First Siege of Gibraltar

First Siege of Gibraltar
Part of the Spanish Reconquista
Rock of Gibraltar northwest.jpg
View of Gibraltar from the West.
Date1309 – 12 September 1309
Location
ResultVictory for the Crown of Castile
Belligerents
Bandera de la Corona de Castilla.svg Crown of Castile
Cross Santiago.svg Order of Santiago
Badge of the Order of Calatrava.svg Order of Calatrava
COA of Nasrid dynasty kingdom of Grenade (1013-1492).svg Emirate of Granada
Commanders and leaders
Bandera de la Corona de Castilla.svg Ferdinand IV of Castile
Bandera de la Corona de Castilla.svg Juan Núñez II de Lara
Bandera de la Corona de Castilla.svg Alonso Pérez de Guzmán
Bandera de la Corona de Castilla.svg Fernando Gutiérrez Tello
Badge of the Order of Calatrava.svg Garci López de Padilla
Bandera de la Corona de Castilla.svg Juan de Castilla el de Tarifa
COA of Nasrid dynasty kingdom of Grenade (1013-1492).svg Muhammed III
COA of Nasrid dynasty kingdom of Grenade (1013-1492).svg Abu'l-Juyush Nasr
Strength
Thousands (Unknown)1,200 defenders[1]
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The First Siege of Gibraltar was a battle of the Spanish Reconquista that took place in 1309. The battle pitted the forces of the Crown of Castile (mostly those from the military councils of the city of Seville) under the command of Juan Núñez II de Lara and Alonso Pérez de Guzmán, against the forces of the Emirate of Granada who were under the command of Sultan Muhammed III and his brother, Abu'l-Juyush Nasr.

The battle resulted in a victory for the Crown of Castile, one of the few victories in what turned out to be a disastrous campaign. The taking of Gibraltar greatly increased the relative power of Castile on the Iberian Peninsula though the actual city was later recaptured by Muslim forces during the Third Siege of Gibraltar in 1333.[2][3]

Context

On 19 December 1308, at Alcalá de Henares, King Ferdinand IV of Castile and the ambassadors from the Crown of Aragon, Bernat de Sarrià and Gonzalo García agreed to the terms of the Treaty of Alcalá de Henares. Ferdinand IV, supported by his brother, Pedro de Castilla y Molina, the archbishop of Toledo, the bishop of Zamora, and Diego López V de Haro agreed to wage war against the Emirate of Granada by 24 June 1309 which was also when a previous peace treaty between Granada and Castile was set to expire.[4] It was further agreed that the Aragonese monarch, James II, could not sign a separate peace accord with the Emir of Granada. A combined Aragonese-Castilian navy was also formed to support the siege in a blockade of the coastal Granadian towns. It was also stipulated that the Crown of Castile would attack the towns of Algeciras and Gibraltar and that the Aragonese forces would attempt to conquer the city of Almería.[citation needed]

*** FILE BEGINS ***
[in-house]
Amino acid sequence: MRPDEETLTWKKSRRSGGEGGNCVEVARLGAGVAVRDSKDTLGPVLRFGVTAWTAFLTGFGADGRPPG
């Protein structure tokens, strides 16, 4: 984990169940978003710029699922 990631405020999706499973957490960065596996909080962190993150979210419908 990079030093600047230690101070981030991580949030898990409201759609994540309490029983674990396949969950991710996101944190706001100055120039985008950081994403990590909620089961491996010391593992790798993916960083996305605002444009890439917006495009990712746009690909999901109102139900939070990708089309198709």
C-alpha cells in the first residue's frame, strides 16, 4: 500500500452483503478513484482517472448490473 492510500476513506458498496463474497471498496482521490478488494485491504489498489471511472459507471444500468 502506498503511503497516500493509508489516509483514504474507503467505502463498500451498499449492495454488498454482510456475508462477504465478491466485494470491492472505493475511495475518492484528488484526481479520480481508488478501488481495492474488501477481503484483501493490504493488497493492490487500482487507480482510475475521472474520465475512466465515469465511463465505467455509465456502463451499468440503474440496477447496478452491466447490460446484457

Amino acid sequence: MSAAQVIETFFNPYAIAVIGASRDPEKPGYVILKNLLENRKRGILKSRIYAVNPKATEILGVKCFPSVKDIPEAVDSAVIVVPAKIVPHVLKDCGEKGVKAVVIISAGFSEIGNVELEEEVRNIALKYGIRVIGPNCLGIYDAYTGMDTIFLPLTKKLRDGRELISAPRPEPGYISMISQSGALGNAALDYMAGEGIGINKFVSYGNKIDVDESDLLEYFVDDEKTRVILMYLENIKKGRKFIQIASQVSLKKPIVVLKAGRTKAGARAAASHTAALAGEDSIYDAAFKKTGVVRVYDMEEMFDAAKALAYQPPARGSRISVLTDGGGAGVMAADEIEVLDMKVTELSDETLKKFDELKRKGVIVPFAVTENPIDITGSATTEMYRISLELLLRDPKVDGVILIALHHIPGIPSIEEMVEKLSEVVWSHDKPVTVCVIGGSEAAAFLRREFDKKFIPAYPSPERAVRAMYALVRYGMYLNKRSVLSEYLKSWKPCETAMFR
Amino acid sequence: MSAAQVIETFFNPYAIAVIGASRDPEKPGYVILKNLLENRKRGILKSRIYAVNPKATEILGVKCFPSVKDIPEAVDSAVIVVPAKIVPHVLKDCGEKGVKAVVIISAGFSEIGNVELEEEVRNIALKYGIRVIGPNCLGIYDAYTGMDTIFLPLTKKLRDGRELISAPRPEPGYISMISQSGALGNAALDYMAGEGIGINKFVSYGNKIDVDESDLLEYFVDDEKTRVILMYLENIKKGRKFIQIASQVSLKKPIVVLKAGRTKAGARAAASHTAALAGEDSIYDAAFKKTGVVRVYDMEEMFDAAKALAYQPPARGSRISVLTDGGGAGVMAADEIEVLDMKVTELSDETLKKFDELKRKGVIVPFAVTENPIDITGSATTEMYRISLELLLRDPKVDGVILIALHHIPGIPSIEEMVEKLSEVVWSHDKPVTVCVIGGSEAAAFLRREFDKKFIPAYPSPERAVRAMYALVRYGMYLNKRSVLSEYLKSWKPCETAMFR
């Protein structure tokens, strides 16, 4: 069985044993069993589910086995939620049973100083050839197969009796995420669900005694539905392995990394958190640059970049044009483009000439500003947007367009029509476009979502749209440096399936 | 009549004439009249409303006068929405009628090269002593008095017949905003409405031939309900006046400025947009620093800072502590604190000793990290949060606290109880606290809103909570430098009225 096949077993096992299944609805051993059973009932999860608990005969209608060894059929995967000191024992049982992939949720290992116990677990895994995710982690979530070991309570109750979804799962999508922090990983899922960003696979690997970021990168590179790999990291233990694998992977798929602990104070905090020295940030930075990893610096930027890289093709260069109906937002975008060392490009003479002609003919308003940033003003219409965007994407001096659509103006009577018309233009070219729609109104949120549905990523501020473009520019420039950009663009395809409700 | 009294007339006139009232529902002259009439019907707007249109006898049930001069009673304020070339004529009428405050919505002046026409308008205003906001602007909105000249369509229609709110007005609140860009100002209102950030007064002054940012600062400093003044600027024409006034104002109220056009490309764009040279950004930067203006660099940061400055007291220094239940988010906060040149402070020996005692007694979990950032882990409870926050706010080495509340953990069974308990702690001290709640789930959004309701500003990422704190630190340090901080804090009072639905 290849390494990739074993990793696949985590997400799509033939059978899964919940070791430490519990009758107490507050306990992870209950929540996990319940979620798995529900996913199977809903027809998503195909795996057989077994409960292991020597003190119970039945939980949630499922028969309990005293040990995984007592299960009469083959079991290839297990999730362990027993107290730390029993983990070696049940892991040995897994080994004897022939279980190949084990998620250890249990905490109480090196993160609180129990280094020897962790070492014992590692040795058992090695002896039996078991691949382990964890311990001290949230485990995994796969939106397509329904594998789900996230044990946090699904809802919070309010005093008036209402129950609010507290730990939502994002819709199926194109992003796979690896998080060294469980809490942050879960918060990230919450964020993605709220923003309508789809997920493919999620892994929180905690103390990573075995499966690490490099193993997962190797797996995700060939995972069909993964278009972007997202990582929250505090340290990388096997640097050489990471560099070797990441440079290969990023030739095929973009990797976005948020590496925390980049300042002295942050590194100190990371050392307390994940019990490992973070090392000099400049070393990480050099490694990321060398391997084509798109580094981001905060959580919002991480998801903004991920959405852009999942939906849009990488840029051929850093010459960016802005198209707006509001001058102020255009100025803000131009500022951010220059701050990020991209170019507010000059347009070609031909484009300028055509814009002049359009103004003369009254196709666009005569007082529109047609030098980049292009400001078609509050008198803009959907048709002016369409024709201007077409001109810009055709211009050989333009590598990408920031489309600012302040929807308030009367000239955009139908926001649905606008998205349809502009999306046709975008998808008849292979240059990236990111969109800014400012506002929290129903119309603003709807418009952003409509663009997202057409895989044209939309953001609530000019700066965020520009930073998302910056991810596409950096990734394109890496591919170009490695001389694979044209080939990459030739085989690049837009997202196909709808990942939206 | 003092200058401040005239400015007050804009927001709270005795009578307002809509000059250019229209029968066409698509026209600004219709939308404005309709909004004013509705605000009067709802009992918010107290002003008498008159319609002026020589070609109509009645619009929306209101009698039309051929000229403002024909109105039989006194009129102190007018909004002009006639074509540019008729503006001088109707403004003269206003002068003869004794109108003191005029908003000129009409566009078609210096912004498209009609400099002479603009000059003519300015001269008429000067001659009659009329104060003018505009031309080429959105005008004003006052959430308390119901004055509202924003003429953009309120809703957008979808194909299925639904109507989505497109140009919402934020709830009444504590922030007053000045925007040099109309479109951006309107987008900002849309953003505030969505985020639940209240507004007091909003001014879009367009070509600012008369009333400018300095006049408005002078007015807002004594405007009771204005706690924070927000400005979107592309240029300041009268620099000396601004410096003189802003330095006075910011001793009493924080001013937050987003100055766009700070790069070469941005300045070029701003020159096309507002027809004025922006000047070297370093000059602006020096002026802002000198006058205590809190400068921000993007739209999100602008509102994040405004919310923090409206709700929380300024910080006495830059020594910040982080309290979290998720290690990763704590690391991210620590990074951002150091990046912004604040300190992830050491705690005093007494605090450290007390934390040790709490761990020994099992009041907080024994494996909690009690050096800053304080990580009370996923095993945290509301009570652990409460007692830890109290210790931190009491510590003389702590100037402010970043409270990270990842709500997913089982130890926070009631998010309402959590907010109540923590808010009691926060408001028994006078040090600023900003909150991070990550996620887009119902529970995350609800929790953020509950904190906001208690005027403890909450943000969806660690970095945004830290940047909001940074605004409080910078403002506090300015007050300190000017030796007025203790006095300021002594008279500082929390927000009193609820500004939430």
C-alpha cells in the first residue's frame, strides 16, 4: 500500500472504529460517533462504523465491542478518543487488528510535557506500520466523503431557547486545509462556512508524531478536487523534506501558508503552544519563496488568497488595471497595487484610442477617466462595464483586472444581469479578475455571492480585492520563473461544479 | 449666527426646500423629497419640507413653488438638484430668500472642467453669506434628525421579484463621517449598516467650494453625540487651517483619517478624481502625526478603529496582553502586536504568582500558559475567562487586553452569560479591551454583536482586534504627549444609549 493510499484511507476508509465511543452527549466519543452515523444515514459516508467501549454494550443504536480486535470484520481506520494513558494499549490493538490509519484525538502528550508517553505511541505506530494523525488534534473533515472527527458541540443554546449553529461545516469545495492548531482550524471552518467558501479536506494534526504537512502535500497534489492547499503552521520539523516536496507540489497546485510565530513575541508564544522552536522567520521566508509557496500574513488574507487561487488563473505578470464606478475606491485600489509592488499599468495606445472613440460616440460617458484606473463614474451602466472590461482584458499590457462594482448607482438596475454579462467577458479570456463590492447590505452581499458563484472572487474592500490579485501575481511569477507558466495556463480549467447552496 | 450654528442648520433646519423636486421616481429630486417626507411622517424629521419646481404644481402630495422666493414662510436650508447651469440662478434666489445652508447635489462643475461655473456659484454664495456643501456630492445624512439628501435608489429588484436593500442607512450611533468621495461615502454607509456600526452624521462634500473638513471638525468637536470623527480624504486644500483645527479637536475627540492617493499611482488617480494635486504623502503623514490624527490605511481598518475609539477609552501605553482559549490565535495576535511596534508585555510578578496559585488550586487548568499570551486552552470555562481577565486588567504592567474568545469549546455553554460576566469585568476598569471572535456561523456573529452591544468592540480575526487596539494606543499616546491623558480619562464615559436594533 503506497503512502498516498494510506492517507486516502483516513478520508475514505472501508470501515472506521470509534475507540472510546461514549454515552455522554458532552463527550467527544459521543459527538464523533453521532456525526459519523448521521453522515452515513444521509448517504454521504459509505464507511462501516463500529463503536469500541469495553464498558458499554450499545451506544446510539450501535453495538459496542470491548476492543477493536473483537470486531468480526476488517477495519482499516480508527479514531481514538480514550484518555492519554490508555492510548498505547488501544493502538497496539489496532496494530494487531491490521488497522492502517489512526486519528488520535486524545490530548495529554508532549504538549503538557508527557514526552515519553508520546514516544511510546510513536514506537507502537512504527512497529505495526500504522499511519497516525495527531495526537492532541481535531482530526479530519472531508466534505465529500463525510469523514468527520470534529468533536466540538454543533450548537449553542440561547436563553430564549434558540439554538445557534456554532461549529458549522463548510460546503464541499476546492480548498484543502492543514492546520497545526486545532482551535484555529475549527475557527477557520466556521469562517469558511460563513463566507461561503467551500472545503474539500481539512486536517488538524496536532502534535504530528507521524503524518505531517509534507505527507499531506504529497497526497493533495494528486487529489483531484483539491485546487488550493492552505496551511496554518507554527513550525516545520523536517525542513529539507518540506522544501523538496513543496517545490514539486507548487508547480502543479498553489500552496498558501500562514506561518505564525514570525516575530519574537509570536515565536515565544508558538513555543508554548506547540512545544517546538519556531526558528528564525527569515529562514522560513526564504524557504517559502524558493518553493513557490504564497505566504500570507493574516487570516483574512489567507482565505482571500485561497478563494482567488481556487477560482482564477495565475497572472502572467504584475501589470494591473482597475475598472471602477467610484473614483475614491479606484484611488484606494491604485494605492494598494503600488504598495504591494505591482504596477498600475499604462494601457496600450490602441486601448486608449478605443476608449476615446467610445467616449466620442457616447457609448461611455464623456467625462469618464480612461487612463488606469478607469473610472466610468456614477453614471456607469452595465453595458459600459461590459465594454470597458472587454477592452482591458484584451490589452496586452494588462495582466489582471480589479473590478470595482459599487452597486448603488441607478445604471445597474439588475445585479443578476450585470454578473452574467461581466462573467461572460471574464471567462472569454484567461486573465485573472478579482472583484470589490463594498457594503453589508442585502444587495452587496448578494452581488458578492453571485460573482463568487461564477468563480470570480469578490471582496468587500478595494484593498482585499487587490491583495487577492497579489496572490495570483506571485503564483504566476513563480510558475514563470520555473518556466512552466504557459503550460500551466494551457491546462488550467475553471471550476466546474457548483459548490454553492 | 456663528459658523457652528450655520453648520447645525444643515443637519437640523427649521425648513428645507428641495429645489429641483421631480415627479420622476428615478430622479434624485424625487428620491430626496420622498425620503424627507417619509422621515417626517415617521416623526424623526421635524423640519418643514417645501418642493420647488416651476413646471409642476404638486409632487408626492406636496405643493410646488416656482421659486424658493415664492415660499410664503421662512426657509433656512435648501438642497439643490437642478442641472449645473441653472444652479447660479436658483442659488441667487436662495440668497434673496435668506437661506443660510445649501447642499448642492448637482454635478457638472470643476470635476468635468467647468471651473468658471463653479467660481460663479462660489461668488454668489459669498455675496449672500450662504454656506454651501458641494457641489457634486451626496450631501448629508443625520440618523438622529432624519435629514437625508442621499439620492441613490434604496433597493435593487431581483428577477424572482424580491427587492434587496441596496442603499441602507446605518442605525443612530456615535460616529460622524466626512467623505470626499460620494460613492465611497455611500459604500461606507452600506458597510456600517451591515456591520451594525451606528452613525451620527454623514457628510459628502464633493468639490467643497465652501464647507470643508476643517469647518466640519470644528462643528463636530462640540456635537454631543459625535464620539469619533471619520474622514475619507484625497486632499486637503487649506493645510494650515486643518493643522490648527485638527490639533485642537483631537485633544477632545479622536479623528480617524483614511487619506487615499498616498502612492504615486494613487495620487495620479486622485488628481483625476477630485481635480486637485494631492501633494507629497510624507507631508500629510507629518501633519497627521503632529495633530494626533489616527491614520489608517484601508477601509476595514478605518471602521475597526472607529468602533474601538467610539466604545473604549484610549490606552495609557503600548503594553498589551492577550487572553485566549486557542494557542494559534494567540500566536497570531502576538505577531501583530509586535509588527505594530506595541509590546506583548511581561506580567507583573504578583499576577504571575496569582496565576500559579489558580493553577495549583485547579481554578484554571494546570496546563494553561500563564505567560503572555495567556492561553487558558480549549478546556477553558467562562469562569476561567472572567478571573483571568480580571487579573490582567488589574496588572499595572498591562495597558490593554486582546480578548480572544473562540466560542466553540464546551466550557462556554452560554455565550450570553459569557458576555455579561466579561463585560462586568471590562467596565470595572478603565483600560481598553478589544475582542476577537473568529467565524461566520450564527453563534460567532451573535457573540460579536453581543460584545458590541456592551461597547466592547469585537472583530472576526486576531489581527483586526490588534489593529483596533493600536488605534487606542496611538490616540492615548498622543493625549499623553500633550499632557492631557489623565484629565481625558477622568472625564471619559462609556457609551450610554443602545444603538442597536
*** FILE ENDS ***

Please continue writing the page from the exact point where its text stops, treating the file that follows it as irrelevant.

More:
Ferdinand IV promised to cede one sixth of the conquered Granadan territory to the Aragonese crown and therefore chose the entirety of the Kingdom of Almeria as its limits for the agreement with the exception of the towns of Bedmar, Alcaudete, Quesada, Arenas, and Locubin which would stay as part of Castile, having all previously been part of the Kingdom of Castile and León prior to their Muslim takeovers. Ferdinand IV further stipulated that if the lands taken from the Kingdom of Almería did not amount to one sixth of Granadan territory, that the Archbishop of Toledo would step in to resolve any differences related to the matter. These concessions to the Crown of Aragon led a few of Ferdinand IV's vassals to protest the ratification of the treaty, amongst them were John of Castile and Juan Manuel, Prince of Villena.[5]

The concessions to Aragon, which had begun a period of relative irrelevancy compared to Castile, would once again restore the kingdom's power within the Iberian Peninsula. Aragon had previously reached its height under the Treaty of Cazola and the Treaty of Almizra which saw its territory and influence expand considerably. Ferdinand insisted on the Aragonese alliance to cement an alliance between Aragon and the Marinid dynasty so that they would not intervene in the coming war with Granada.[6]

After the signing of the treaty at Alcalá de Henares, Castile and Aragon both sent emissaries to the court at Avignon to gain the support of Pope Clement V and to obtain the clerical backing of an official Crusade to further support military operations. They also asked for the papal blessing of a marriage between the Infanta Eleanor of Castile, the firstborn daughter of Ferdinand IV and Jaime de Aragón y Anjou, son and heir of James II of Aragon. The Pope agreed to both ventures and on 24 April 1309, Clement V issued the papal bull Indesinentis cure which authorised a general crusade against Granada to conquer the Iberian Peninsula together with mandates to conquer Corsica and Sardinia.[7]

At the Courts of Madrid of 1309, the first courts to ever occur in the actual Spanish capital, Ferdinand IV publicly announced his desire to wage war against the Emirate of Granada and demanded subsidies to begin battle manoeuvres.[8]